Hello friends, I hope all of you are having fun in your life. In today’s tutorial, we are gonna have a look at **How to Find Induced Voltage in AC Machines. **AC machines are such electric operating devices that use alternating current for their operation. These machines can be motors and generators. Motor transforms electrical energy into mechanical energy while the generator converts mechanical energy into electrical energy. The operation of these machines either generator or motor depends on the rotating magnetic field that produced at the stator of these machines.

There are two main types of these machines according to input supply connected, The first one is single phase ac machines and second is three-phase ac machines. These are further divided into single-phase motor, three-phase motor, ac generator, synchronous motors, synchronous generator, induction machines are also known as asynchronous machines because their rotation speed is less than the synchronous speed it is the speed of rotation of field at the stator of these machines. In today’s post how rotating field helps to generate a voltage in these machines, and how to relate to one another. So let’s get started with *How to Find Induced Voltage In AC Machines.*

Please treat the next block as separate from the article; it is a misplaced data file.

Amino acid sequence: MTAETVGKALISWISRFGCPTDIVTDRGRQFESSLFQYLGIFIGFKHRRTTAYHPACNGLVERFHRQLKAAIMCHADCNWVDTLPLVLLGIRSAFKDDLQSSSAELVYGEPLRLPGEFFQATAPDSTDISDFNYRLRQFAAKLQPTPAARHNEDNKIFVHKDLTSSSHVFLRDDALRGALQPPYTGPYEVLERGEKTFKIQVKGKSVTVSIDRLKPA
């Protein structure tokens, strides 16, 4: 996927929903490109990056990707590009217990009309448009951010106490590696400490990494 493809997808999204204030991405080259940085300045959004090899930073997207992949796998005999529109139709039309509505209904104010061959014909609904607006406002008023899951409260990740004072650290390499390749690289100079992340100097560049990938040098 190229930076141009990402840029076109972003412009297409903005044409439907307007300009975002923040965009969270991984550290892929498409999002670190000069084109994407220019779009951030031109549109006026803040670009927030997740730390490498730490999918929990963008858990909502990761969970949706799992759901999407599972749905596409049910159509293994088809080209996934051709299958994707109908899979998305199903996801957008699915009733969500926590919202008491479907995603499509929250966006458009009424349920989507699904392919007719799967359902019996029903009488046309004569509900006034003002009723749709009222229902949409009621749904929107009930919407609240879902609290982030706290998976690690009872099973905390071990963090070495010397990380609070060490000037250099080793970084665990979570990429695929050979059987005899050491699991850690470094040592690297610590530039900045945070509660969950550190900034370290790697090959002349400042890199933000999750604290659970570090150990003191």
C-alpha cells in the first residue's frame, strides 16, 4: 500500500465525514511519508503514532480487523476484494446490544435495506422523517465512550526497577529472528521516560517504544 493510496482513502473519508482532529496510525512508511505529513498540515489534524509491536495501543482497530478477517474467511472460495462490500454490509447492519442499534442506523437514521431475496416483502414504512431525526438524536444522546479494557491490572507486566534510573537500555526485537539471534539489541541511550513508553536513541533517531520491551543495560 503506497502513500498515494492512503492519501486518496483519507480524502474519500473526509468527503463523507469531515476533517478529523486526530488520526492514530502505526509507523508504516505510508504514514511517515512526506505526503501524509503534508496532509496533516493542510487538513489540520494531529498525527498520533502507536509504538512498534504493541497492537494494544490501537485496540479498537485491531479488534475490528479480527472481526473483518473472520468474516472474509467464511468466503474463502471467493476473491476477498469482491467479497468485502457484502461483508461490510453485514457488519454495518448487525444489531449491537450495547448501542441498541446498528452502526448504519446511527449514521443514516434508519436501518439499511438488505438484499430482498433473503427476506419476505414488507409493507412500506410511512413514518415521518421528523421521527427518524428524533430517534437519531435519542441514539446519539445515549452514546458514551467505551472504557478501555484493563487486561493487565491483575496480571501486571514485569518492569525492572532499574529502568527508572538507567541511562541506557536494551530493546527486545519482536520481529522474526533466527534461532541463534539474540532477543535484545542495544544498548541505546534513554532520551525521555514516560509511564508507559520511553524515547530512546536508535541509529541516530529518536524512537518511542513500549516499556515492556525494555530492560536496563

#### How to Find Induced Voltage In AC Machines

- As we have studied that the 3-phase currents can generate the rotating magnetic field, this field can generate three-phase voltages in the stating part of the machine.
- The expression will describe the production of three-phase voltage in the stator we will find.

- To make easy calculations first we find the values at a single wound coil and then will finds parameters for three-phase stators.

**Induced Voltage in a Coil on a Two-Pole Stator**

- You can see in the given figure that there is a rotor that is rotating with a sine waveform field that spread on its static part (stator) windings.

- You can see that it is the reversed phenomena that we discussed in the article of a simple loop in the field. In which loop was in rotating state and the field was static.
- Let’s suppose that the flux changes among the stator and the rotor in sine waveform with the mechanical angle and field direction is towards outwards.
- This kind of flux spreading is liked by machine designers.
- If is the angle calculated from the maximum value of flux, then the values of flux at a point near the rotor will be given as.

B = B_{M }cos

- You can see that at some points near the air-gap the direction of the flux is to the rotor at these points the sign of above-given expression is negative.
- As the rotor is in motion state in the stator with the angular frequency (w